At Psychology Melbourne we've put a lot of effort over many years into helping clients learn how to manage their anger, with individual anger counselling and highly effective, affordable separate anger management classes for men and for women (because each experiences anger differently).
The most recent of those classes ended recently, and will be repeated shortly.
We've been advising clients for at least a year that the widespread belief that expressing acute anger is better than "bottling it up" is completely wrong, and that "letting it rip" doesn't diminish anger at all. It intensifies it.
We've pointed out on our web site that there are serious health risks associated with angry outbursts and that your anger can literally kill you.
We based that advice on a research study of thousands of heart attack victims that showed that those who recalled having flown into a rage during the previous year were more than twice as likely to have had their heart attack within two hours of that episode … and the more extreme the anger, the greater the risk.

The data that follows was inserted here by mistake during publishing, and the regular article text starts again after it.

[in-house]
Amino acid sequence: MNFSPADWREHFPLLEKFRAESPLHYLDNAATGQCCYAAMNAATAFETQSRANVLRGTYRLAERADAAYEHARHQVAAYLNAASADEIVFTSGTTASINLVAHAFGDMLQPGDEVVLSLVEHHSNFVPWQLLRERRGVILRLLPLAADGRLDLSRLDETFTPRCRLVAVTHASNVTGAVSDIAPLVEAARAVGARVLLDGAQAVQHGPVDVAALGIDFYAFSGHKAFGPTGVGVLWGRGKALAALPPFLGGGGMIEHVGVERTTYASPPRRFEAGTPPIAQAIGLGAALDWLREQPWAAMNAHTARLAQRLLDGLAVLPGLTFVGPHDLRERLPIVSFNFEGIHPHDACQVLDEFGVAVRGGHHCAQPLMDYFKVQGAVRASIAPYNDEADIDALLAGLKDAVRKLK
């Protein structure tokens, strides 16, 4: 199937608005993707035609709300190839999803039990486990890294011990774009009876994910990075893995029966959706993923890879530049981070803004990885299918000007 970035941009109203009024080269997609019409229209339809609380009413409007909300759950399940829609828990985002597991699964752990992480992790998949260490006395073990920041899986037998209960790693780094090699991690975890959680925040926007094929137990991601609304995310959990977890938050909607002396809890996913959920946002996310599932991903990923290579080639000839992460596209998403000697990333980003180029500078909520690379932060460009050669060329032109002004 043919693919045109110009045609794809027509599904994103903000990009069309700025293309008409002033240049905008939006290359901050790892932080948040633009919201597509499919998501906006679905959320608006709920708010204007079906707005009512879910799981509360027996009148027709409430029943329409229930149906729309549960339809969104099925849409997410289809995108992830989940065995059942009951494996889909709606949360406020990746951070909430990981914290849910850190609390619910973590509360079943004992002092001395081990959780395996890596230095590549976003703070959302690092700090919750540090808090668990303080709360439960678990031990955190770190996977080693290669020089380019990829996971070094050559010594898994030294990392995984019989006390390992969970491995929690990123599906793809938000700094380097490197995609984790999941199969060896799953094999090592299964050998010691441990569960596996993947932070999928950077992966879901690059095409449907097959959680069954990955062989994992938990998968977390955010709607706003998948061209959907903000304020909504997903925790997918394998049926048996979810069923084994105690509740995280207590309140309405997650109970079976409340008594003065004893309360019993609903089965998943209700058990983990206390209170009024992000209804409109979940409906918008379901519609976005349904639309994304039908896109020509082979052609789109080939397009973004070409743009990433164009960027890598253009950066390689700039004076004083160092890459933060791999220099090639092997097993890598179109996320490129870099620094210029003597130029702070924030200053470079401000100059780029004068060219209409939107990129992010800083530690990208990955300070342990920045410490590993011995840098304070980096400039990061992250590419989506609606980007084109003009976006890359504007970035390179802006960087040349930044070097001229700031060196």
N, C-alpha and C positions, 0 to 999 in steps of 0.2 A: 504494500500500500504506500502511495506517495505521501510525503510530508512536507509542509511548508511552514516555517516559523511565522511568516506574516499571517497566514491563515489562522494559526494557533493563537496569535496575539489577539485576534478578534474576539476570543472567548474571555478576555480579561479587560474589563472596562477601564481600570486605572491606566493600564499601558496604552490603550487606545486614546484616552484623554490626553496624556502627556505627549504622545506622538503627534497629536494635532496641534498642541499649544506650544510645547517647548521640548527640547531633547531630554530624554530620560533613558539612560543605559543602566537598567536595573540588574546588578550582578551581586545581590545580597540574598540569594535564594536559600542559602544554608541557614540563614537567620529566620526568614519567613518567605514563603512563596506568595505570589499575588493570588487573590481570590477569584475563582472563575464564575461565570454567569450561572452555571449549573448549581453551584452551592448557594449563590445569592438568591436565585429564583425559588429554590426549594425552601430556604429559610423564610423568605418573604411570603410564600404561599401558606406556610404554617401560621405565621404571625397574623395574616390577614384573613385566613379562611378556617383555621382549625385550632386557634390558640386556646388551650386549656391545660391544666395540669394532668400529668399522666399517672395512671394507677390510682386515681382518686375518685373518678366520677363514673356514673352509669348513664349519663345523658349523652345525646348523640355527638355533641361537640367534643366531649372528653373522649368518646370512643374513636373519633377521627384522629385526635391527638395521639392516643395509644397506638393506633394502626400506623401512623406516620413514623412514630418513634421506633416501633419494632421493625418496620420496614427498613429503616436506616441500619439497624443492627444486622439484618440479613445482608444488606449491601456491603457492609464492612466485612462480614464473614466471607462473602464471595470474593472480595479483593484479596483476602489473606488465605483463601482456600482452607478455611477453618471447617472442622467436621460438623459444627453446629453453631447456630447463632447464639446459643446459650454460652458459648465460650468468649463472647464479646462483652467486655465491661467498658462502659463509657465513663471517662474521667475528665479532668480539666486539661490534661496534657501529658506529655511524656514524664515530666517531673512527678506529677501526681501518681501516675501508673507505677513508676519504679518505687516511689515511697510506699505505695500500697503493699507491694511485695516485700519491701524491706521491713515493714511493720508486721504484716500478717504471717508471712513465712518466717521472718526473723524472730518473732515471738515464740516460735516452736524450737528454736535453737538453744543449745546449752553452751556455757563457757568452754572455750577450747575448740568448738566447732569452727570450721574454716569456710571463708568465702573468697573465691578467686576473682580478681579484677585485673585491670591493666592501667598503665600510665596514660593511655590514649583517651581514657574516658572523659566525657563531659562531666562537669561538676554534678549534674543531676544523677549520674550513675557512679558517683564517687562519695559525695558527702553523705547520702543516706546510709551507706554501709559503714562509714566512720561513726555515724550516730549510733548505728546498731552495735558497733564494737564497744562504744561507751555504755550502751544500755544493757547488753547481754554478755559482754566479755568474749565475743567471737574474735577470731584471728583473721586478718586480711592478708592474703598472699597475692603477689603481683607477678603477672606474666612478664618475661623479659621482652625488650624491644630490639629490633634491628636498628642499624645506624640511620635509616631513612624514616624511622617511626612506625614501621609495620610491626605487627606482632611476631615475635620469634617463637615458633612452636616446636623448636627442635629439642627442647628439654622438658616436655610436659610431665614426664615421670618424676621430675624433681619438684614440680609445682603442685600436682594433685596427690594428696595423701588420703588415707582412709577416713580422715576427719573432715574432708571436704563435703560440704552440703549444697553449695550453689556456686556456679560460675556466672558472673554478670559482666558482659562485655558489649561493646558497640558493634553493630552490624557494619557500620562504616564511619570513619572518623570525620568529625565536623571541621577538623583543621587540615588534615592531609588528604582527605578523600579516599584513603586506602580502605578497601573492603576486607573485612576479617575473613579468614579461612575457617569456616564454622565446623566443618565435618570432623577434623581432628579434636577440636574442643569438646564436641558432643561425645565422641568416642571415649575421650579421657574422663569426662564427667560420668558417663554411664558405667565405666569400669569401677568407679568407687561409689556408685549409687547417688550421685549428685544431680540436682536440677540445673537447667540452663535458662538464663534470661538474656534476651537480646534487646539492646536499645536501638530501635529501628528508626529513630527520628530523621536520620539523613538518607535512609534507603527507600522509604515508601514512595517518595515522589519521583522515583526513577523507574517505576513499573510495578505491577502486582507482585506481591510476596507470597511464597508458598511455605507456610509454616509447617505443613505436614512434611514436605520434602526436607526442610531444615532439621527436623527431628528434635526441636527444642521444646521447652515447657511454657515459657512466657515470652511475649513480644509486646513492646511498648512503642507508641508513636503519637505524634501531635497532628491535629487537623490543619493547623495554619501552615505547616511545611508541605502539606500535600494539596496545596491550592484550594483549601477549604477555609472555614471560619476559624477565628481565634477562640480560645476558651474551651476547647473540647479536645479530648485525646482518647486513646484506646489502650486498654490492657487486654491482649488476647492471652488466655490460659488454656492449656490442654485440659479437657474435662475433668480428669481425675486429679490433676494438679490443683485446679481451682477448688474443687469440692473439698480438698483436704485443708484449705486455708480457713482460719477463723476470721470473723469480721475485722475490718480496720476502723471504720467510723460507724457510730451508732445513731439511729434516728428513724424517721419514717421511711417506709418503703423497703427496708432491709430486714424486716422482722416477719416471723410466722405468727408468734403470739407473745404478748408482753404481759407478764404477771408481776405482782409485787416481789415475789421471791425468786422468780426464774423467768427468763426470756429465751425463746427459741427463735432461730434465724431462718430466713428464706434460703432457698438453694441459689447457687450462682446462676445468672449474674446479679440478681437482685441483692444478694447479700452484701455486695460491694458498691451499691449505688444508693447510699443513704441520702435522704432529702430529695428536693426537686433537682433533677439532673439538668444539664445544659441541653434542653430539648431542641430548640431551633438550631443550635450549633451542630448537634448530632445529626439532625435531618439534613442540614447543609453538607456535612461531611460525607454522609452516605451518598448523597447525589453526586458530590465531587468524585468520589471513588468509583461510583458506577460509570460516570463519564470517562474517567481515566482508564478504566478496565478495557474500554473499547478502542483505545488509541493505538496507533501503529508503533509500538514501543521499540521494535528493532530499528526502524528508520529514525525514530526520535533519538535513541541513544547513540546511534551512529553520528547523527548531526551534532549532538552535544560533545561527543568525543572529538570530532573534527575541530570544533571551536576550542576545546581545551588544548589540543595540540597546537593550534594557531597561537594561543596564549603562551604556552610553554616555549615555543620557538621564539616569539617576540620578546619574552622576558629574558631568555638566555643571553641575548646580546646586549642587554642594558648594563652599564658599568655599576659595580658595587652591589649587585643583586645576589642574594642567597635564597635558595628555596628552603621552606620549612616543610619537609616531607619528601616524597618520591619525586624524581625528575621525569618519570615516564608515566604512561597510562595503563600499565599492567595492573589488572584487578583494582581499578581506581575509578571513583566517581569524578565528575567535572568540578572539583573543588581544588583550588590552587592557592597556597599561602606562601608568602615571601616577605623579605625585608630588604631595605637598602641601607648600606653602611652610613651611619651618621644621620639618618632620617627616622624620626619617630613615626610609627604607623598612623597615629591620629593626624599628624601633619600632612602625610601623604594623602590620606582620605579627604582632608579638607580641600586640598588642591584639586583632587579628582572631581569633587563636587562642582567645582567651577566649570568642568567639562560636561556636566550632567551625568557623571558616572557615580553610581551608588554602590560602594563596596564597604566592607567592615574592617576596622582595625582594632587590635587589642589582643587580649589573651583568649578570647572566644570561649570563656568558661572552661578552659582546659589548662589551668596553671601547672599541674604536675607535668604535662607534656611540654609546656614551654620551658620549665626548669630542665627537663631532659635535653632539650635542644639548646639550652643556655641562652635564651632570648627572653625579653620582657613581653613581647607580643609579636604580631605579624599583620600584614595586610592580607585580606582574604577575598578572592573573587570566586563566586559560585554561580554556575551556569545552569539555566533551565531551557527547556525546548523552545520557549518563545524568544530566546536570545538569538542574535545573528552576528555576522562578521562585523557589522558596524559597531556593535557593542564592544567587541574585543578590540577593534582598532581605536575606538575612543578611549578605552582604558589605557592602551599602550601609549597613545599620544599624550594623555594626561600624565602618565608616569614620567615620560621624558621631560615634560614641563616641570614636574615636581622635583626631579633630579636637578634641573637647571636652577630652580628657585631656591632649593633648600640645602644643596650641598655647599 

We were therefore slightly bemused back in 2015 to read reports in newspapers around the world that research at Sydney's Royal North Shore Hospital and the University of Sydney published in Europe showed that ... displays of intense anger could trigger a heart attack within two hours of the episode. Sydney University has a press release on the topic.
While it's great to see research results confirmed, it gave us a distinct sense of deja vu. If journalists have been so slow to catch up with the news that anger can kill, it's hardly surprising that so few people are taking active steps to manage their anger.
But there is another interesting finding in the report: high levels of anxiety are even more likely to trigger a heart attack than anger. According to the report, people suffering anxiety attacks had a 9.5-fold higher risk of having a heart attack in the two hours after the episode.
We have regular classes throughout the year on managing panic attacks and anxiety.
It's very satisfying for our psychologists who teach these courses to realise that they may well have saved lives.